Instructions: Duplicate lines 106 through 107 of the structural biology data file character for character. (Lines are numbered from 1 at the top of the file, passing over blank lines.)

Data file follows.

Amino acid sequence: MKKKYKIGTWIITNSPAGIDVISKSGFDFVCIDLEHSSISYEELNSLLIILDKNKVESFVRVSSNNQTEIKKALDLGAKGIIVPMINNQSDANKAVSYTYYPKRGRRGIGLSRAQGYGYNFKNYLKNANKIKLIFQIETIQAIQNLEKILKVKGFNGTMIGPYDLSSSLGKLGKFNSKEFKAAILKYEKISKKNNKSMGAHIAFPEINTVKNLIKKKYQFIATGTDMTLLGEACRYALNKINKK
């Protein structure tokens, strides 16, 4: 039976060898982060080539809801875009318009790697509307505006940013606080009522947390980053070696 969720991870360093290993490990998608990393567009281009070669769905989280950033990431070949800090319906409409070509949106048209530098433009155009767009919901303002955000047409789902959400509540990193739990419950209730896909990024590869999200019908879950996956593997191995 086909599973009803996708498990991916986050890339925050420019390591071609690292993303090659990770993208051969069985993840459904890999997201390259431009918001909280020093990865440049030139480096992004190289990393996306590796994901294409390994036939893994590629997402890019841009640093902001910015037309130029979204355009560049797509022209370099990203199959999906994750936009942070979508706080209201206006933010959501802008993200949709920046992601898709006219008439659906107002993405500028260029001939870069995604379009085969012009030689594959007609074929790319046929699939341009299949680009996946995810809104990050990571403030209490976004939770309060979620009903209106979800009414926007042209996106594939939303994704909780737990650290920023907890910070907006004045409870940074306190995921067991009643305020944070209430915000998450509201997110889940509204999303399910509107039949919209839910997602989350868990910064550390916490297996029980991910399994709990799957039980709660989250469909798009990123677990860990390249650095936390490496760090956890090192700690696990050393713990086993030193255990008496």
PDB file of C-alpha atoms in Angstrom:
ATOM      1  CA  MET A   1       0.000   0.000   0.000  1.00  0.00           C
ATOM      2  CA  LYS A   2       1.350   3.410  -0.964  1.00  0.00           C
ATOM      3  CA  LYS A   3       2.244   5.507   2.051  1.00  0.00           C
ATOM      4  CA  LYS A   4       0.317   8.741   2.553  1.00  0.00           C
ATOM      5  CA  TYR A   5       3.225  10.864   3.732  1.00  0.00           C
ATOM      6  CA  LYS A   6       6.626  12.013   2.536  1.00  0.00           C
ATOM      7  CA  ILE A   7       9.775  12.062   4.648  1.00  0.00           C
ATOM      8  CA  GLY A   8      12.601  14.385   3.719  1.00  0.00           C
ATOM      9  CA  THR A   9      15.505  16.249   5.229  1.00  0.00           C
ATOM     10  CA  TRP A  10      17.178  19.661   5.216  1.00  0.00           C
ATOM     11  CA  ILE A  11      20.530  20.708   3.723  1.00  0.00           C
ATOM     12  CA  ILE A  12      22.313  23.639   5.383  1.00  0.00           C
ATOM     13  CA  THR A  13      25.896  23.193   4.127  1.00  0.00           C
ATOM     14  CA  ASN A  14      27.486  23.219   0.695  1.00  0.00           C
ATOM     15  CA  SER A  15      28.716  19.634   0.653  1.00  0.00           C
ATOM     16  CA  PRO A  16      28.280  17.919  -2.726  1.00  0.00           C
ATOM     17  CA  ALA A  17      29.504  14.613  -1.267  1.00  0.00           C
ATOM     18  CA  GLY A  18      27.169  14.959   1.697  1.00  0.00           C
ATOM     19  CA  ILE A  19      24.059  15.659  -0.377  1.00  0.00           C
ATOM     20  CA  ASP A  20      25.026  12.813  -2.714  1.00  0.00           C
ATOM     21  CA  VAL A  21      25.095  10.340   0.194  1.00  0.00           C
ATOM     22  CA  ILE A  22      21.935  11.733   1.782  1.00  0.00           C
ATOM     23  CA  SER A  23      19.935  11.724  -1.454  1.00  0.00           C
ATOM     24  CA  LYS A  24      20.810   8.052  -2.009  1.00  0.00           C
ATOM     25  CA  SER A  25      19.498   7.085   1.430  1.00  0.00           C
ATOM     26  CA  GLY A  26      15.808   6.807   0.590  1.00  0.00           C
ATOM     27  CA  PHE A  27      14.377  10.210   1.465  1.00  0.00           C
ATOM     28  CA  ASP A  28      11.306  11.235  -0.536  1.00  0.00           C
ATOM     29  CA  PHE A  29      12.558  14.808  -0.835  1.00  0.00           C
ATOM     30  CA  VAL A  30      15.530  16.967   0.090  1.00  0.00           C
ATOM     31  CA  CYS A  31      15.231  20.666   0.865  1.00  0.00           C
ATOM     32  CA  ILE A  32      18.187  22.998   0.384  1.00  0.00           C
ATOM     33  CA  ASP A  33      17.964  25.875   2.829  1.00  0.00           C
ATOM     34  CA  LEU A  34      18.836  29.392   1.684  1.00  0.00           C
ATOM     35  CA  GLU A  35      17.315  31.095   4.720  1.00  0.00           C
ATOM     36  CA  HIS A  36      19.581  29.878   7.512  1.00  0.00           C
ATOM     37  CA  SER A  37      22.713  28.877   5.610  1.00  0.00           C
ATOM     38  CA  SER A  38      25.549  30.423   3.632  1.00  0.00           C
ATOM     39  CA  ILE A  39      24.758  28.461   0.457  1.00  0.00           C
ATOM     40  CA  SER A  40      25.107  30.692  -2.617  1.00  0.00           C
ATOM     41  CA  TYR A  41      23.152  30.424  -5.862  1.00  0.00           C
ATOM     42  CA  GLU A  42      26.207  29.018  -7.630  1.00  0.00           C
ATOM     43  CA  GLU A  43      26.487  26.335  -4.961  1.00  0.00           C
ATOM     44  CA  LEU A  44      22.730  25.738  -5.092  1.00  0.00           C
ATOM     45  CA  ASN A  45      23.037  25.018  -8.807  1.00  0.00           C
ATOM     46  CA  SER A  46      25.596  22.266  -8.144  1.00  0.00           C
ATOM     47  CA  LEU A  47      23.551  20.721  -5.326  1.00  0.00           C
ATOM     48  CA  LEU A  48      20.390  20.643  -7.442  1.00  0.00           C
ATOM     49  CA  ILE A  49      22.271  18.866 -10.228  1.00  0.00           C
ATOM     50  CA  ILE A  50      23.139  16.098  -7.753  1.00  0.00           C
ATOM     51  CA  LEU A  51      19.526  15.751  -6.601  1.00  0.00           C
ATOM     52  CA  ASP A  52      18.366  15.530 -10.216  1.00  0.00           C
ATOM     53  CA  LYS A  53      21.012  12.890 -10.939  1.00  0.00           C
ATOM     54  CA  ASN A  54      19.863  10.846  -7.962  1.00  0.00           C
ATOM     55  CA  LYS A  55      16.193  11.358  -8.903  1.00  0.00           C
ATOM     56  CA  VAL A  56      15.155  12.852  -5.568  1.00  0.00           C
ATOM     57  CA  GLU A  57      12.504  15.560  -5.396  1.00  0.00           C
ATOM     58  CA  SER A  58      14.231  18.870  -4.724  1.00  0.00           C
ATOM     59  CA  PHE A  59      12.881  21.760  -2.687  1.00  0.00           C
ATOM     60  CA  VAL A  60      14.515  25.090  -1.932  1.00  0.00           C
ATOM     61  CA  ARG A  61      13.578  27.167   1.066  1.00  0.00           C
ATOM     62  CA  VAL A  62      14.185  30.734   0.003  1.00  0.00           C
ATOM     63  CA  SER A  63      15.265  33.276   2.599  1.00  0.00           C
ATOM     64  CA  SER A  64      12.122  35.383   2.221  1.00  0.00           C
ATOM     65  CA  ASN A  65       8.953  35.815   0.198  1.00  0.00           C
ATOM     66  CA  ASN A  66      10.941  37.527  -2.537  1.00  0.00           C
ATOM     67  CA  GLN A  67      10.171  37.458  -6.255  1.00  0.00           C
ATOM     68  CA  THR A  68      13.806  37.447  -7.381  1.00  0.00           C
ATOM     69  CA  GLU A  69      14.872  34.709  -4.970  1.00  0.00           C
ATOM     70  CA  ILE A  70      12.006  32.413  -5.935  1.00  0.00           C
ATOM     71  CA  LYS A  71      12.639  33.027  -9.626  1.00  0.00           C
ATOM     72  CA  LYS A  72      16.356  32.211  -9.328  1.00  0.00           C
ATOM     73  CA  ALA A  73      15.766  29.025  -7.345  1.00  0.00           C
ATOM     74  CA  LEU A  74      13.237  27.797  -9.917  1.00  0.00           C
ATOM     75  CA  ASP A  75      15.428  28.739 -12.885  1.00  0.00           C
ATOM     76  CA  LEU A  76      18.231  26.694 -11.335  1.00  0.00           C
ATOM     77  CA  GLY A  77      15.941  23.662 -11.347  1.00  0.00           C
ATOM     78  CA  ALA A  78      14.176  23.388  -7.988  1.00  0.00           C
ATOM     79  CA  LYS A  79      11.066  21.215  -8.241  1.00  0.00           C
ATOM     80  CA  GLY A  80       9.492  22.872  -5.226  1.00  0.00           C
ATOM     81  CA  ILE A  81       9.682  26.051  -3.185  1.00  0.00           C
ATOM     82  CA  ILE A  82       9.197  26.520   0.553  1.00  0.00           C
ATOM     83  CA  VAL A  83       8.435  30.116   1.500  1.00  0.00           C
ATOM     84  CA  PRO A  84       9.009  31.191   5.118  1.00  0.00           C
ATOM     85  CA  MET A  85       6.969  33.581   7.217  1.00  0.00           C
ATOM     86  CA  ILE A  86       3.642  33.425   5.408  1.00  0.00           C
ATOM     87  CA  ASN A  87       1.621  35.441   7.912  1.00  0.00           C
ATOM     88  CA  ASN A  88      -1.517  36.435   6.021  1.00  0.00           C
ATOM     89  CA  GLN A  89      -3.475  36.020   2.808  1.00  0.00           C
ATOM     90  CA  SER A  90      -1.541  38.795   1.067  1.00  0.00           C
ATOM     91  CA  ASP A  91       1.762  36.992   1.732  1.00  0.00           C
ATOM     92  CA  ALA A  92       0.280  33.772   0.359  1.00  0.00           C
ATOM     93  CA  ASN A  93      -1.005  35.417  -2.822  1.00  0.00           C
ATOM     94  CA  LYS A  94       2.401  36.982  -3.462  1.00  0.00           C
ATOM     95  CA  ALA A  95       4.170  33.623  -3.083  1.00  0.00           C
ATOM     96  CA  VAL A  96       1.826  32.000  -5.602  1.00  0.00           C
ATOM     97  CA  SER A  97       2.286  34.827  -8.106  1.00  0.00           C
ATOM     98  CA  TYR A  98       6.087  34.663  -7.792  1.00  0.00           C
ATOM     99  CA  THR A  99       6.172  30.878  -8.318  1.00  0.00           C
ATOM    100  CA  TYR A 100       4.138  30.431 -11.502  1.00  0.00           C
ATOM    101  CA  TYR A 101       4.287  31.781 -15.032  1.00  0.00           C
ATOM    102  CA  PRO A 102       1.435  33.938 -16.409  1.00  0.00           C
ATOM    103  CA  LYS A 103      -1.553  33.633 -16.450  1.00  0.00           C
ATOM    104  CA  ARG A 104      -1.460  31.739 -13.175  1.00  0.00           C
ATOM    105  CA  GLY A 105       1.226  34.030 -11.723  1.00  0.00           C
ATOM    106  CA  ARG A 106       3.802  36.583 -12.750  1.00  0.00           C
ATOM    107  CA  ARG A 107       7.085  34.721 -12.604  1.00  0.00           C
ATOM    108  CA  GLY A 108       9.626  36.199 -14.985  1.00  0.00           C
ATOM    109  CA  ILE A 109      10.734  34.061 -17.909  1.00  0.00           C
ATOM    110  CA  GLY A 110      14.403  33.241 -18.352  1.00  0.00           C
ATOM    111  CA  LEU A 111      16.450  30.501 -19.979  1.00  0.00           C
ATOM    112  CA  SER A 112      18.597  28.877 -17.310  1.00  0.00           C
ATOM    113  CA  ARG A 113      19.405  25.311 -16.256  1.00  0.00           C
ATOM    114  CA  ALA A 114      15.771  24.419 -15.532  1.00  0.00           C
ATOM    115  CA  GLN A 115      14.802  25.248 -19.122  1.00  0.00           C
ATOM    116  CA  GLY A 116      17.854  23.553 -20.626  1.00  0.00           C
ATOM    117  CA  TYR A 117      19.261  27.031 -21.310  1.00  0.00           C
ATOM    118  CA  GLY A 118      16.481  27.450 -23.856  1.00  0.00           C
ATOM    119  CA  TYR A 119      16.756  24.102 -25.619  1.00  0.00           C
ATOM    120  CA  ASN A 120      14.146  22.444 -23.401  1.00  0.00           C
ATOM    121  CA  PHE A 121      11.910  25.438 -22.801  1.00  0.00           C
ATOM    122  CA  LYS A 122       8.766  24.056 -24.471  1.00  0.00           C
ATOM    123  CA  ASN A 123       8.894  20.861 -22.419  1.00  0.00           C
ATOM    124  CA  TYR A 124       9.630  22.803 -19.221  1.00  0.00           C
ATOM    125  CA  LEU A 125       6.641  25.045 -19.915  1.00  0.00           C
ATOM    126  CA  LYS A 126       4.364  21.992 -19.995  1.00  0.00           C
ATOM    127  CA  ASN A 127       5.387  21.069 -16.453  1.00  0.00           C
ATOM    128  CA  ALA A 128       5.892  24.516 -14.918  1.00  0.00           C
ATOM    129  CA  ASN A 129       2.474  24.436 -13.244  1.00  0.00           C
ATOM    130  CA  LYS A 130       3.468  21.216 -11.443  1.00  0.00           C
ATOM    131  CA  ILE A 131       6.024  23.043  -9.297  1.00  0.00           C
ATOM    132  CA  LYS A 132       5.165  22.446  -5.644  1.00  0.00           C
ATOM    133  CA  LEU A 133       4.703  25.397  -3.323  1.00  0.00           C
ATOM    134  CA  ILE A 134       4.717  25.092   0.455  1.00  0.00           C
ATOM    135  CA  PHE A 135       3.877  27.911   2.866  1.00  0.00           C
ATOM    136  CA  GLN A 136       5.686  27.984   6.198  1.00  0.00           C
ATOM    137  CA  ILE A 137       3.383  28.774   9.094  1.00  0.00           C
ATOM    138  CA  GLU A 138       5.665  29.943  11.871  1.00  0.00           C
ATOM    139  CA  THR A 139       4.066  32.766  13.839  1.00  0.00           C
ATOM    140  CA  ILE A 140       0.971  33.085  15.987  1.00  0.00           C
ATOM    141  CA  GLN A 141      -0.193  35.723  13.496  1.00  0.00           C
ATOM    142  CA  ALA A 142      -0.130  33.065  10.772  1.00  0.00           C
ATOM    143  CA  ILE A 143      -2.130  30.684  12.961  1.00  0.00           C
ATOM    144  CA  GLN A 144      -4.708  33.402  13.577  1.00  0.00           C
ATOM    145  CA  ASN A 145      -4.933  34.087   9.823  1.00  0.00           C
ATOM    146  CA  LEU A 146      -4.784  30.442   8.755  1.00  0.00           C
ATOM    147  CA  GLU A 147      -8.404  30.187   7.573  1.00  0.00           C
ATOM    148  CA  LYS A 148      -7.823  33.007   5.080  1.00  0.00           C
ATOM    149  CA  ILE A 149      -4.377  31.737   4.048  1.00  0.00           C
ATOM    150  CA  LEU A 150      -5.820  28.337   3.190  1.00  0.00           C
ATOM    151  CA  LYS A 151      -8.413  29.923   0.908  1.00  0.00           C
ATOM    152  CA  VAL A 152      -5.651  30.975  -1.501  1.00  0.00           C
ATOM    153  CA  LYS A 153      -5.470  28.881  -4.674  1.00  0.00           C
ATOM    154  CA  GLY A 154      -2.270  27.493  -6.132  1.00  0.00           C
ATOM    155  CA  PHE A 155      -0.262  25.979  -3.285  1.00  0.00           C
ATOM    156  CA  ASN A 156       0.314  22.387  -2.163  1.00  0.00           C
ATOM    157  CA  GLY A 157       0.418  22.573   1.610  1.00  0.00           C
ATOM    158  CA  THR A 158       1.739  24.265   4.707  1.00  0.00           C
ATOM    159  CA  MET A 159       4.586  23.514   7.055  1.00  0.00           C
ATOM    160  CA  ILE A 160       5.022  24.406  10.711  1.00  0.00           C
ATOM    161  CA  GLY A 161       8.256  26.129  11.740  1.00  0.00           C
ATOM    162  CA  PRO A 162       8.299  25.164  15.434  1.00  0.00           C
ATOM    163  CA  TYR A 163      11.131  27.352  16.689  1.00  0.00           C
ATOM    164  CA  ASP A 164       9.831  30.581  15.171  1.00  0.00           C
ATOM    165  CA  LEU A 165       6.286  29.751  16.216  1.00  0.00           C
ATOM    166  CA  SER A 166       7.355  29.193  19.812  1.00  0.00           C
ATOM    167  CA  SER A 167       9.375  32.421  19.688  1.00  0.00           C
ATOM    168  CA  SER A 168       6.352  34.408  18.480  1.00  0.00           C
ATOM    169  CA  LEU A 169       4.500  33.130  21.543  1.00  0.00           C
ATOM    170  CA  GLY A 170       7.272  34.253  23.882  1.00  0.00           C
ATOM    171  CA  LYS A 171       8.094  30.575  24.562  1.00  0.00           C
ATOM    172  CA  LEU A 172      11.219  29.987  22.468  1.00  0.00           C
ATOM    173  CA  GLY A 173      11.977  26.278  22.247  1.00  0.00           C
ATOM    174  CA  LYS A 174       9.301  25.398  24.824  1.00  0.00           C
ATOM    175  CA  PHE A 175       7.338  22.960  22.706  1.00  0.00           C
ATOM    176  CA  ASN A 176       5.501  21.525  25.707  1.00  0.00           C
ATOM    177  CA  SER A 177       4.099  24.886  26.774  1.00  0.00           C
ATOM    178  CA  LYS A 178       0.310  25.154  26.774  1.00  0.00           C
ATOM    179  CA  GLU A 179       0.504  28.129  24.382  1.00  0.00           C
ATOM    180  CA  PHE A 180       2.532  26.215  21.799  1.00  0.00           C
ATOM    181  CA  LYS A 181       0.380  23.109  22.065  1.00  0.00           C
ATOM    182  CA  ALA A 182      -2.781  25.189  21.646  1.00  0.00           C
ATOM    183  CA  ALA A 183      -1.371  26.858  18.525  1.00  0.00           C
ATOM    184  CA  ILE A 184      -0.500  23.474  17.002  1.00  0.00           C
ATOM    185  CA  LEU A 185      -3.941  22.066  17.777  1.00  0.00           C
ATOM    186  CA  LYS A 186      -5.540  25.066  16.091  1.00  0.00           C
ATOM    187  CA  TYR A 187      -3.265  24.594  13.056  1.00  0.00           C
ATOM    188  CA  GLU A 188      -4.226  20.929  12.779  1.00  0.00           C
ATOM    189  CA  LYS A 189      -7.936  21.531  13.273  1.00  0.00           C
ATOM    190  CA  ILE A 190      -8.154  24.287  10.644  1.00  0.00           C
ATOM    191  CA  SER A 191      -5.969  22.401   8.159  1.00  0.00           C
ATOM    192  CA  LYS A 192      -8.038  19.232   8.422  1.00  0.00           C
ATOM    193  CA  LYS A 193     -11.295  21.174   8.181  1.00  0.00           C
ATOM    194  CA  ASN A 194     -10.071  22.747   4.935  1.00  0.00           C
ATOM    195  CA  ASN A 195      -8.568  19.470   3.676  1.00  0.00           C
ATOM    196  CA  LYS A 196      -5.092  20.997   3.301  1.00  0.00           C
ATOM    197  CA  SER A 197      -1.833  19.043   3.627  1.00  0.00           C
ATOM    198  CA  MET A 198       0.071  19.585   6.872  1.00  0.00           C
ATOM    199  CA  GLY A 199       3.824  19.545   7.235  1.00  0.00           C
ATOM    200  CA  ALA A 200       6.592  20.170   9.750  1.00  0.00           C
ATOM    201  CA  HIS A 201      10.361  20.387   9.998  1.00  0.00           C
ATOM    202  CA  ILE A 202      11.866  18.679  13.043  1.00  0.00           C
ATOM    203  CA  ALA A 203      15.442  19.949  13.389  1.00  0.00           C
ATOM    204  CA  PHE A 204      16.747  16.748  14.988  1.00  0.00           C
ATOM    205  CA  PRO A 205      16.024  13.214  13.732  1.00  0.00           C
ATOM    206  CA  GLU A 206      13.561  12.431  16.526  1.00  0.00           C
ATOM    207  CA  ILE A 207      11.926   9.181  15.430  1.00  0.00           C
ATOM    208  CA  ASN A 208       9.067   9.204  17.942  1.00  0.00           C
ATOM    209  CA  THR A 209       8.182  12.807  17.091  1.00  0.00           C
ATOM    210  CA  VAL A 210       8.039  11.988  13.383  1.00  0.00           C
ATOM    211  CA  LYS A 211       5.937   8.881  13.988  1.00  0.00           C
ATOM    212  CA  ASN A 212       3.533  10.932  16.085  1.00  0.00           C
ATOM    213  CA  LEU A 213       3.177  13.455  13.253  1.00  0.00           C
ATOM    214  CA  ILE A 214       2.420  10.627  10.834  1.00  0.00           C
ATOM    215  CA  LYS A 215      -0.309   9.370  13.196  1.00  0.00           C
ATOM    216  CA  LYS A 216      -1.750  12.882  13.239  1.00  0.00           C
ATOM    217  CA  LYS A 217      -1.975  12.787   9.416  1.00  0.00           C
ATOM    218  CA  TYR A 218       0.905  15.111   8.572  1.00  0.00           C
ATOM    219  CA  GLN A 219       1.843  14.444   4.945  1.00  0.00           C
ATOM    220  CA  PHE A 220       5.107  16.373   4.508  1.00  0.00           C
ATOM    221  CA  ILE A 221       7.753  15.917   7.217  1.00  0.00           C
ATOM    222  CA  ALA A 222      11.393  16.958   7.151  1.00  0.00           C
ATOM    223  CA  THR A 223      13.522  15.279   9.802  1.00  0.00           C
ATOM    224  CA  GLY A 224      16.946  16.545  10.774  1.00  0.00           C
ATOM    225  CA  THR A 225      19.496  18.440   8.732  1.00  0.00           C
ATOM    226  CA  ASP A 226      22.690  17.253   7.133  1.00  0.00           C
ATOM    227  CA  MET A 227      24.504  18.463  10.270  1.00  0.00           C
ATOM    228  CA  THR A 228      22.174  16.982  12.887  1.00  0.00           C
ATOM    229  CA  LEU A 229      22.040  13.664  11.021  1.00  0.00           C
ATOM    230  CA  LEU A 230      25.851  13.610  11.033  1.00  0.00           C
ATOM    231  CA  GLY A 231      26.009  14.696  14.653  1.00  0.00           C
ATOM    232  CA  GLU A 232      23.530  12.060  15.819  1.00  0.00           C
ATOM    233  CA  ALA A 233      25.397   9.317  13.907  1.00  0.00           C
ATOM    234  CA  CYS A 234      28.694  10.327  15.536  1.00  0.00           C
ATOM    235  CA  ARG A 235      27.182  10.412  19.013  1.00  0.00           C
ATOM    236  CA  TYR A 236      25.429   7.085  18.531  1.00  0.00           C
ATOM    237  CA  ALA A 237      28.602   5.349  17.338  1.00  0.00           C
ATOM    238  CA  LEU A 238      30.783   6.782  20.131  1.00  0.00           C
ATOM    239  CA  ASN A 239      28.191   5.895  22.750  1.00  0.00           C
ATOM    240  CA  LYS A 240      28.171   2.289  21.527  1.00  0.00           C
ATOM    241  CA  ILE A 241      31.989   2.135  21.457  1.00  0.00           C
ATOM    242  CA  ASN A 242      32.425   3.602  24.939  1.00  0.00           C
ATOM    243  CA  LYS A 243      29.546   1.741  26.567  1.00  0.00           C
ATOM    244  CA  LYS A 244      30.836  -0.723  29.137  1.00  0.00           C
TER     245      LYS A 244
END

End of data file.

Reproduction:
ATOM    103  CA  LYS A 103      -1.553  33.633 -16.450  1.00  0.00           C
ATOM    104  CA  ARG A 104      -1.460  31.739 -13.175  1.00  0.00           C